Grey Reef Fishing Report

How do they do it? They use special cells called chromatophores! For a quick intro to fish coloration. You can see chromatophores up-close here. Fascinating stuff! Fish living in darker locations tend to take on darker colors, but did you know that blind fish turn dark colors, as well? Check out the links in "On-line Resources" if want to know more. Posted by Bill F.

Choose your weapon: Like a trophy wife selecting a necklace at the diamond emporium, your choice among the various styles and brands of flashers is highly personal, subject to whim. If one particular model sparkles on the shelf and hypnotizes you, buy it and try it. Just consider that no single shape, color or size of flasher can cover every situation, and fish accordingly. Shape and size: The bigger they are, the harder they pull.

Even worse, the powerful, pulsating pull of large flashers on your line masks both the initial hit and subsequent fight of all but the largest fish; I once trolled a 17 inch mackinaw around Fallen Leaf Lake for half an hour on a heavy rod, thinking that the barely noticeable extra kick in my rod tip was just a flasher blade that was jammed and not turning smoothly. The traditional argument for large flashers is that they perform well in deep water, where their increased size creates more fish-attracting flash in the limited light.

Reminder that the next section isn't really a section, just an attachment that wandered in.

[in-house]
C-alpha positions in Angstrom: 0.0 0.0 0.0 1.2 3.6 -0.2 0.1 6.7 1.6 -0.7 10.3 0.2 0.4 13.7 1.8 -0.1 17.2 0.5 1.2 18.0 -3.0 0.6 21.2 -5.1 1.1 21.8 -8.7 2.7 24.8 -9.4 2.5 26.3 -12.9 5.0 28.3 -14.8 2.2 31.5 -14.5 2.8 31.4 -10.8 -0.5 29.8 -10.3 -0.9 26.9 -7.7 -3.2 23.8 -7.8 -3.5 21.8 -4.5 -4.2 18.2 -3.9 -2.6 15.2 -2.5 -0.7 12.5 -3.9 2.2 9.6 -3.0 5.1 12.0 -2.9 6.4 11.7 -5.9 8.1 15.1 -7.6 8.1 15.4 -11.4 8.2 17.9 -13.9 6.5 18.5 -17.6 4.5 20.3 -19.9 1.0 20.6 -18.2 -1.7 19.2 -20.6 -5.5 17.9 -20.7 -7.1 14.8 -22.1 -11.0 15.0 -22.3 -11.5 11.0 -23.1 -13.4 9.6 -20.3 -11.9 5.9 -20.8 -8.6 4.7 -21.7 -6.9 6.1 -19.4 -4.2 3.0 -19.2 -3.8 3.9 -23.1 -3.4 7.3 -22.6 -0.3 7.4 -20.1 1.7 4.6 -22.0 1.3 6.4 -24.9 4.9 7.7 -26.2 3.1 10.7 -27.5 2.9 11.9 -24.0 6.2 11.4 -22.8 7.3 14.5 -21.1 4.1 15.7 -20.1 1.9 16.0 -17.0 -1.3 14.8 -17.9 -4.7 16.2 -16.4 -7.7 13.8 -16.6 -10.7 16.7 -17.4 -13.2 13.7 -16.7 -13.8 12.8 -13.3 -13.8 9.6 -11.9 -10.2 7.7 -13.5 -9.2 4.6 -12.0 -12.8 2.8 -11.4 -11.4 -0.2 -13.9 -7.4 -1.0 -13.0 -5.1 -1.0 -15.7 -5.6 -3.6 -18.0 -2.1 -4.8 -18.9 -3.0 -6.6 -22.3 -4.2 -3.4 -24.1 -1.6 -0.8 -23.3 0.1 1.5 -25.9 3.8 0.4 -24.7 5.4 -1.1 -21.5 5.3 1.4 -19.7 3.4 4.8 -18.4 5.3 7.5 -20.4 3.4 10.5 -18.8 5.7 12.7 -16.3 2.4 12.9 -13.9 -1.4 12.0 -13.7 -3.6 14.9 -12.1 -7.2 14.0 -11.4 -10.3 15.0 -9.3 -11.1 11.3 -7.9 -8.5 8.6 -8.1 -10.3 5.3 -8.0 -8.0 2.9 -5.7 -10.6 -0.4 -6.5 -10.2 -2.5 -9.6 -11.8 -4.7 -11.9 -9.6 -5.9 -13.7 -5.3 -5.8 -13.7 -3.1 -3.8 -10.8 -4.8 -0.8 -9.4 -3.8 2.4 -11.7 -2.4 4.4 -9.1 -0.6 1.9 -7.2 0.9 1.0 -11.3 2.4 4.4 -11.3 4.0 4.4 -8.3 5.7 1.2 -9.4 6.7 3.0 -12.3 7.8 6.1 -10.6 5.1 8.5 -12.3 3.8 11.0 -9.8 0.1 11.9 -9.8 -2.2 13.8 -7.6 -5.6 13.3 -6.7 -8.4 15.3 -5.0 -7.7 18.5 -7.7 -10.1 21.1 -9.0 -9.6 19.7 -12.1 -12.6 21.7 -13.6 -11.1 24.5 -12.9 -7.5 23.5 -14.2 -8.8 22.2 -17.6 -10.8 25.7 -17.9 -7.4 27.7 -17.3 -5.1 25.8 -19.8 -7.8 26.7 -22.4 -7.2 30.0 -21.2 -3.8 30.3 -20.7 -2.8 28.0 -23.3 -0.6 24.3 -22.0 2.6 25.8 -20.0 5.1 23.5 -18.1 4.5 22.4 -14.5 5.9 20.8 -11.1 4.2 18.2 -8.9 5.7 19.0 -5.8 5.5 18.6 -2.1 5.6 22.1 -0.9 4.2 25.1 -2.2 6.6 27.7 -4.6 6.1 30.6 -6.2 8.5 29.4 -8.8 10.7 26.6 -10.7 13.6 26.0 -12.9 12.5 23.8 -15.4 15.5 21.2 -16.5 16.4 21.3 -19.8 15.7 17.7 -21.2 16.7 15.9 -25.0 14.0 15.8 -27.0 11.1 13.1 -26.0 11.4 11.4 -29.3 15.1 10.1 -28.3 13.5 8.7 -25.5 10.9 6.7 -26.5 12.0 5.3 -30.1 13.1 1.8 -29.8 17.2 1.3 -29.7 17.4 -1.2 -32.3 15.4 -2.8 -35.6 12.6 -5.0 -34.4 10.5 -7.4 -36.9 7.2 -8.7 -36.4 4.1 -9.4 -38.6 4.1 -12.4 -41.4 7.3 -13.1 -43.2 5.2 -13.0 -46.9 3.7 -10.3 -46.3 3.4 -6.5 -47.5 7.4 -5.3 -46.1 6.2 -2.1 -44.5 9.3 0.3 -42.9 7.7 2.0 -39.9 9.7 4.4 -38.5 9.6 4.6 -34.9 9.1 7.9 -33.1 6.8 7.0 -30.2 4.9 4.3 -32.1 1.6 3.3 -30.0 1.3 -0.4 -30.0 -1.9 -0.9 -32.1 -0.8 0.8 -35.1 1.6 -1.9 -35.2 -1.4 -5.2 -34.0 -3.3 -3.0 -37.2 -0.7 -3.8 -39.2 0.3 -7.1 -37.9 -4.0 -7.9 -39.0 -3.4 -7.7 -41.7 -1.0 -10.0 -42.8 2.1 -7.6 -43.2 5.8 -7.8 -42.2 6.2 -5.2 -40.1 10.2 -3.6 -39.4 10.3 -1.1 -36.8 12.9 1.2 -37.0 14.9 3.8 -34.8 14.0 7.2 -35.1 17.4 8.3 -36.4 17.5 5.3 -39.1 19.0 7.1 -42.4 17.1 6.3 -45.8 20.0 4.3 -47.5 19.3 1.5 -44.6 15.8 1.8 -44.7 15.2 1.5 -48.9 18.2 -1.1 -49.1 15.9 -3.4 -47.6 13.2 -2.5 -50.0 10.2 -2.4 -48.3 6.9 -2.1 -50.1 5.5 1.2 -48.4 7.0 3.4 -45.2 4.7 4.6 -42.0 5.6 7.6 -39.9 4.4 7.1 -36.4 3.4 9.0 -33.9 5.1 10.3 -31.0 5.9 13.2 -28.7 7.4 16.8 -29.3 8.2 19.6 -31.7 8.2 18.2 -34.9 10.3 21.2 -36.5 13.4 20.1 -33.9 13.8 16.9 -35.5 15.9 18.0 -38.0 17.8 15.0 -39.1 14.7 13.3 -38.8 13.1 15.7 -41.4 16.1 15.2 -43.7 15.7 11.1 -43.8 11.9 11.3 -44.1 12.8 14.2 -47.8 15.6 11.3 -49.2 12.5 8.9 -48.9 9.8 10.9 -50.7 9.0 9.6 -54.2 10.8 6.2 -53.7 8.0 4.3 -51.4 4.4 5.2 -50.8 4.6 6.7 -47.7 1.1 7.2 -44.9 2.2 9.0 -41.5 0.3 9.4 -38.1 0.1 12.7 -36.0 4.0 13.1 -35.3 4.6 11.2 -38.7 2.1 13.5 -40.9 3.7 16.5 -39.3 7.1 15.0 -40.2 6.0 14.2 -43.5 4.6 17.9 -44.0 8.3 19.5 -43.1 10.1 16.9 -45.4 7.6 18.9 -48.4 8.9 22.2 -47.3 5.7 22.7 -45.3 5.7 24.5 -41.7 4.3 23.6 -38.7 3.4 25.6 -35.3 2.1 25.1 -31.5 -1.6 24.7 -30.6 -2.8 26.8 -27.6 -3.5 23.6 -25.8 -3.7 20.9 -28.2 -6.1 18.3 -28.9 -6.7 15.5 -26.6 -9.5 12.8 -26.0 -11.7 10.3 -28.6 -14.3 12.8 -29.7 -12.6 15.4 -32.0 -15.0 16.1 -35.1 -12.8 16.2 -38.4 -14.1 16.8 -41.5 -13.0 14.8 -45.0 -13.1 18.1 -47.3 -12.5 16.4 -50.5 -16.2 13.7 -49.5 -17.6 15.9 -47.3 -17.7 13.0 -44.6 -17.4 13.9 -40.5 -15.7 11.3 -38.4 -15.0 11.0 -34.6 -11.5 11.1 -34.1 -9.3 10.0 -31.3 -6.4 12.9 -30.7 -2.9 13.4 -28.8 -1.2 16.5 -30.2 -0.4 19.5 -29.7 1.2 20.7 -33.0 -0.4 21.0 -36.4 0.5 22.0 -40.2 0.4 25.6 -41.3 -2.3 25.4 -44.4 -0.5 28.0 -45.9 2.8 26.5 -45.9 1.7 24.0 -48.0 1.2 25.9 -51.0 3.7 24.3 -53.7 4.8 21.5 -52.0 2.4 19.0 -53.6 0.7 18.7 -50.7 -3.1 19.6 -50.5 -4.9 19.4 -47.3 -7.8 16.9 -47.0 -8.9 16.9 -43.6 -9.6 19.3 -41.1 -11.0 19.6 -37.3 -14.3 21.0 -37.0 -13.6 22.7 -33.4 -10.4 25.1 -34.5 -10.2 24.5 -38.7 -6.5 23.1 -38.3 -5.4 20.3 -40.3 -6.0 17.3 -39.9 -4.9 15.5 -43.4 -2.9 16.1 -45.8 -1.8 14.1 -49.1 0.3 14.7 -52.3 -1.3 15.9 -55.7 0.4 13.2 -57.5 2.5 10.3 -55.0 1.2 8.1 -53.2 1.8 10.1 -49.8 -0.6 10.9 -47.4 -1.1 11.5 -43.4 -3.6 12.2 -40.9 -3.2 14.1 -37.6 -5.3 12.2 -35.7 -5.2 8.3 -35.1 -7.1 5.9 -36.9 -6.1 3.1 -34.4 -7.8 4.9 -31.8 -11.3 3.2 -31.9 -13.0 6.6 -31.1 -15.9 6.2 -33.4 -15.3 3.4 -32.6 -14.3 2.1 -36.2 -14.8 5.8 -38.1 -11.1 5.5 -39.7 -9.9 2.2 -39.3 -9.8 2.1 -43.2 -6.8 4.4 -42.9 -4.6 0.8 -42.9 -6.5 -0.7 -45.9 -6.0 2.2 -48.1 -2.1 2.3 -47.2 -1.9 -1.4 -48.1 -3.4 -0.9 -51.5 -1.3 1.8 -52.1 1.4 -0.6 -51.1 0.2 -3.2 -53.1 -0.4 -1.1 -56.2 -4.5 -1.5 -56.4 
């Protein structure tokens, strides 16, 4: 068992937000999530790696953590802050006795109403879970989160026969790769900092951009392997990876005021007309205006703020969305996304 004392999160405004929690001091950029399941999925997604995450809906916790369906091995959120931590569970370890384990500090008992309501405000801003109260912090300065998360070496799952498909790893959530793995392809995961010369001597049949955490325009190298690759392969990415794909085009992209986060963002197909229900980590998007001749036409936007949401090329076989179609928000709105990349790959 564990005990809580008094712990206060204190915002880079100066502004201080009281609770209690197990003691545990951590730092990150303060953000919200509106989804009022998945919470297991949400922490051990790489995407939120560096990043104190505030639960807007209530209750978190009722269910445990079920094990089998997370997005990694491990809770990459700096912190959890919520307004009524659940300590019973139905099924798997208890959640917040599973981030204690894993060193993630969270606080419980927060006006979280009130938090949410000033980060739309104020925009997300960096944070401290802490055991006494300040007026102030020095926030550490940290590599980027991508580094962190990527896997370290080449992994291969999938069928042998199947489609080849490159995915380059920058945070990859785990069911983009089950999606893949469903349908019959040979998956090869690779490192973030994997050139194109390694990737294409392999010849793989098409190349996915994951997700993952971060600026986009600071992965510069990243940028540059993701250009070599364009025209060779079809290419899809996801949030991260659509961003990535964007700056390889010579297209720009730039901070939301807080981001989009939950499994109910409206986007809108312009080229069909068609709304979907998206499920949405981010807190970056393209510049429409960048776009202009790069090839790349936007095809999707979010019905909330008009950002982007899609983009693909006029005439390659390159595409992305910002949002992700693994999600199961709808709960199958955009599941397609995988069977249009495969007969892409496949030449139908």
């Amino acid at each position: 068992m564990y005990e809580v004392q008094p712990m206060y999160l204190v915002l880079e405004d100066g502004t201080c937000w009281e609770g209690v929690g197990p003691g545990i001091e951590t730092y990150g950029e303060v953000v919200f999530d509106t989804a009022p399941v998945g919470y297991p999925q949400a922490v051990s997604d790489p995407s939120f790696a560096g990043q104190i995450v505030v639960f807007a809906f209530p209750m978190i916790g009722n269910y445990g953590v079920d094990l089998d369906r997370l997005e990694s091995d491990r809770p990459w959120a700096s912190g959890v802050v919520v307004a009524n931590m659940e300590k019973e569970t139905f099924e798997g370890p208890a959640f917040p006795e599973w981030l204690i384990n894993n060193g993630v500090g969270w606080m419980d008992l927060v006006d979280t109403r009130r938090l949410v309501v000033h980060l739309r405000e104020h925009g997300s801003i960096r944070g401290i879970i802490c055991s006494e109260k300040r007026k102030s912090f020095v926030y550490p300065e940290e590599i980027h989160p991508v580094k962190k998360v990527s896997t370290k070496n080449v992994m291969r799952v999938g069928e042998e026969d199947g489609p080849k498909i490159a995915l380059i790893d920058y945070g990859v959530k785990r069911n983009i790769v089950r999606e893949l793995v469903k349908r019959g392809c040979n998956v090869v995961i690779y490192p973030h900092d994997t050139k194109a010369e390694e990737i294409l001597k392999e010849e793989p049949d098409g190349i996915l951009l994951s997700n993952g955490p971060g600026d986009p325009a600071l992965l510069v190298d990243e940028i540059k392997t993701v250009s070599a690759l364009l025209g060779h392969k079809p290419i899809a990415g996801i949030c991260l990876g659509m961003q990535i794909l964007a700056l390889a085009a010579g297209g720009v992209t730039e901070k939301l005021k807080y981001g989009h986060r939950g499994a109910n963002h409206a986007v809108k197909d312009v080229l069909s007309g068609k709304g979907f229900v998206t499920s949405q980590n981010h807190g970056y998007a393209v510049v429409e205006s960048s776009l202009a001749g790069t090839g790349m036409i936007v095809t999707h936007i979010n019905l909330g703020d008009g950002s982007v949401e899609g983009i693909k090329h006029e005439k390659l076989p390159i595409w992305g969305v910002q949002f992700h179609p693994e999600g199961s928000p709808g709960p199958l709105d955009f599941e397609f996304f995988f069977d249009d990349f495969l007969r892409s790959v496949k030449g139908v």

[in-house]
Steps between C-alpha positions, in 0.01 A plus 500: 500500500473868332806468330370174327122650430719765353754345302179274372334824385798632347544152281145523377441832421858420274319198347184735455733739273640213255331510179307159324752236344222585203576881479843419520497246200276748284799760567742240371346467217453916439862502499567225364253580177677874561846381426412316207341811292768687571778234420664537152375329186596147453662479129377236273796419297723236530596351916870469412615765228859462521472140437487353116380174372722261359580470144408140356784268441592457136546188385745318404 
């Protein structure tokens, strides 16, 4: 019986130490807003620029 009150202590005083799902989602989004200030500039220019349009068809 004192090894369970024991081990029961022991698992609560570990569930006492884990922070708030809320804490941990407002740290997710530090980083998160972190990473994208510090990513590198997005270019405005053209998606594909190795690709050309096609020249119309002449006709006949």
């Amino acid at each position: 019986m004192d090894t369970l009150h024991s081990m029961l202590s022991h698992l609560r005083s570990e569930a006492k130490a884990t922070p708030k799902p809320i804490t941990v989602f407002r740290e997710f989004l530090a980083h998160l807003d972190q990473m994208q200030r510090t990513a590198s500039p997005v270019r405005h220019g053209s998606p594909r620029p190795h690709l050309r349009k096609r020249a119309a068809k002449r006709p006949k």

This may be true, but while testing the theory several years ago, I became so annoyed with the loss of light-tackle fun as I coupled large flashers with downriggers or lead core line and heavy trolling weights that I switched to smaller, lighter attractor blades. This not only increased my enjoyment, but my catch as well- I was able to detect subtle bites, small fish and bottom-bumps much more effectively. I normally choose one of three popular blade shapes: Colorado: Oval and cupped, like a wide serving spoon, this is a good shape to start with while learning to use flashers.

Medium resistance; good for slow less than one mph to medium trolling speeds. With weight or off downriggers, coupled with a live minnow or Flatfish lure, they are my favorite choice for deep trolling Fallen Leaf Mackinaw. Willow Leaf:These slimmer blades are oblong, with curved sides leading to a point, or V at each end. Less water resistance actually means that higher trolling speeds are required to achieve the best action, and the streamlined profile will cause less of the line twist that plagues wider-bladed flashers at high speeds.